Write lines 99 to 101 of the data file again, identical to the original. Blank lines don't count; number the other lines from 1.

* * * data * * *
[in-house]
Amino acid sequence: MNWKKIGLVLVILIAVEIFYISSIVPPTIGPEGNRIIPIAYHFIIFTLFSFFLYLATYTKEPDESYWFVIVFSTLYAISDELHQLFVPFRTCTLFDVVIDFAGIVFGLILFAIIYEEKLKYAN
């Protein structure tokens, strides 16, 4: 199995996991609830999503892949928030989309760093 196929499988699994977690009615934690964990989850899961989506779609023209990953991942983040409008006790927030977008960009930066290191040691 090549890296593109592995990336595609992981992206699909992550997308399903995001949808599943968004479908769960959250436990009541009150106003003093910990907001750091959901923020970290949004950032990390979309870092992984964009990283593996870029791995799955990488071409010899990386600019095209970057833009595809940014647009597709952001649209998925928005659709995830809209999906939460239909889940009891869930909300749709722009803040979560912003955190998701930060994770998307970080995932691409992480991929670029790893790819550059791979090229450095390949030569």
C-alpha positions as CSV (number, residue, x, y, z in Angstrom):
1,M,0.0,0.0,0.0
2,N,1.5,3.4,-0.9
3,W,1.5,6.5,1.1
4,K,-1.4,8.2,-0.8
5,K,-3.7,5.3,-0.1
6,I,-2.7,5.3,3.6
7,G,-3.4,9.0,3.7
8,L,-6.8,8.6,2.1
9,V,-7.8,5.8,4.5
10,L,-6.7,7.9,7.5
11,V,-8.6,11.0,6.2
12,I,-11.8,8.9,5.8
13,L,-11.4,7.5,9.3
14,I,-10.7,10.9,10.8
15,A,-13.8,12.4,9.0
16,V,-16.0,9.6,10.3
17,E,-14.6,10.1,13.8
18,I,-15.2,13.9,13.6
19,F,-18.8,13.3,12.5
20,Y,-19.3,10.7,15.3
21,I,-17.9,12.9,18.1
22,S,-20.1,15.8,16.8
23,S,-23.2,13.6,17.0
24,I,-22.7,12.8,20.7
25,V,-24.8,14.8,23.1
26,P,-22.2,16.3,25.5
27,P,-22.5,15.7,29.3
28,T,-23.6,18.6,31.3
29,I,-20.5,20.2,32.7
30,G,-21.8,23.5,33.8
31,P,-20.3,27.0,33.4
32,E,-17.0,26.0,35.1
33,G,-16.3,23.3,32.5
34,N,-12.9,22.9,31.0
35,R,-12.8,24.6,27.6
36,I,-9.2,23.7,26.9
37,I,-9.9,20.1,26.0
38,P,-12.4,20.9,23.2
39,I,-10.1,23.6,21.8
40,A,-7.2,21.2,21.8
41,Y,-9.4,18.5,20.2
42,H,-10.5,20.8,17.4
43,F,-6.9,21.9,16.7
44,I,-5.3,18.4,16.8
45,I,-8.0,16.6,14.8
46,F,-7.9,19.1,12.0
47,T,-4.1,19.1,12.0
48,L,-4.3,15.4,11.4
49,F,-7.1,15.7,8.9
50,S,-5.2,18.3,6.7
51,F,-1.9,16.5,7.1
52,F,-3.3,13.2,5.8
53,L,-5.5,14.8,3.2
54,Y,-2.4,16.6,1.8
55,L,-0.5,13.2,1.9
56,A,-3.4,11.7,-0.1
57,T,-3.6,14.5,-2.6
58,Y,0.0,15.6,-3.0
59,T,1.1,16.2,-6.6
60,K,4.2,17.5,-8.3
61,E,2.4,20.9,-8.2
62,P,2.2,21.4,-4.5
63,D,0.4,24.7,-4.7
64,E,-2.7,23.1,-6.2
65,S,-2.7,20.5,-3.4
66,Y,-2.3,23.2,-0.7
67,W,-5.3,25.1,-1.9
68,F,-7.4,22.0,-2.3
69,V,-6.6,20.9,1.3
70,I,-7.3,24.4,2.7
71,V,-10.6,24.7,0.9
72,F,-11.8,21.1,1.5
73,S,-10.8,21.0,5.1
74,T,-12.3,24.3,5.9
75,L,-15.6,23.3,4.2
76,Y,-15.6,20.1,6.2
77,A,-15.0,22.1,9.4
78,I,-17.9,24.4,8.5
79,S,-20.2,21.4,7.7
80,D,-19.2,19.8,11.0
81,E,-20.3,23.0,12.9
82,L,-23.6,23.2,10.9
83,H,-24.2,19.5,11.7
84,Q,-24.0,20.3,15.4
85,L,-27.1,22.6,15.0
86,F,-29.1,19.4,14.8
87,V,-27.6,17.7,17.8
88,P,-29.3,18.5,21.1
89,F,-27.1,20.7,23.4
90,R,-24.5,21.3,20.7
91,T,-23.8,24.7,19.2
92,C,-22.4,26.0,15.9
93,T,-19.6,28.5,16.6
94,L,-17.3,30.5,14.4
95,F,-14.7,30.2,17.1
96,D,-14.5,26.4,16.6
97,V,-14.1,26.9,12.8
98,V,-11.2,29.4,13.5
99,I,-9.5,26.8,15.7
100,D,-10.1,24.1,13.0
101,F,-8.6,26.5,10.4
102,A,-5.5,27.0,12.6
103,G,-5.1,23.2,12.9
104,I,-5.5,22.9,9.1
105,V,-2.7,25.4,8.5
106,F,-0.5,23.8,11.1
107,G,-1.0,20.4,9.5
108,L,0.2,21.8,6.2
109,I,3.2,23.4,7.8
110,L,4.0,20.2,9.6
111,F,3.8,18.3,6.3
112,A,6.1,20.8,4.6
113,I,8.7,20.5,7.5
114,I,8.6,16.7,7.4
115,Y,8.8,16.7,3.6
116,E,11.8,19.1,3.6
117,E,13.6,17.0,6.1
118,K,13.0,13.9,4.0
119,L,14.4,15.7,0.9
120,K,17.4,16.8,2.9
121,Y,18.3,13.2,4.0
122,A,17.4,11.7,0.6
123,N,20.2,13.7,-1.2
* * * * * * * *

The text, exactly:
95,F,-14.7,30.2,17.1
96,D,-14.5,26.4,16.6
97,V,-14.1,26.9,12.8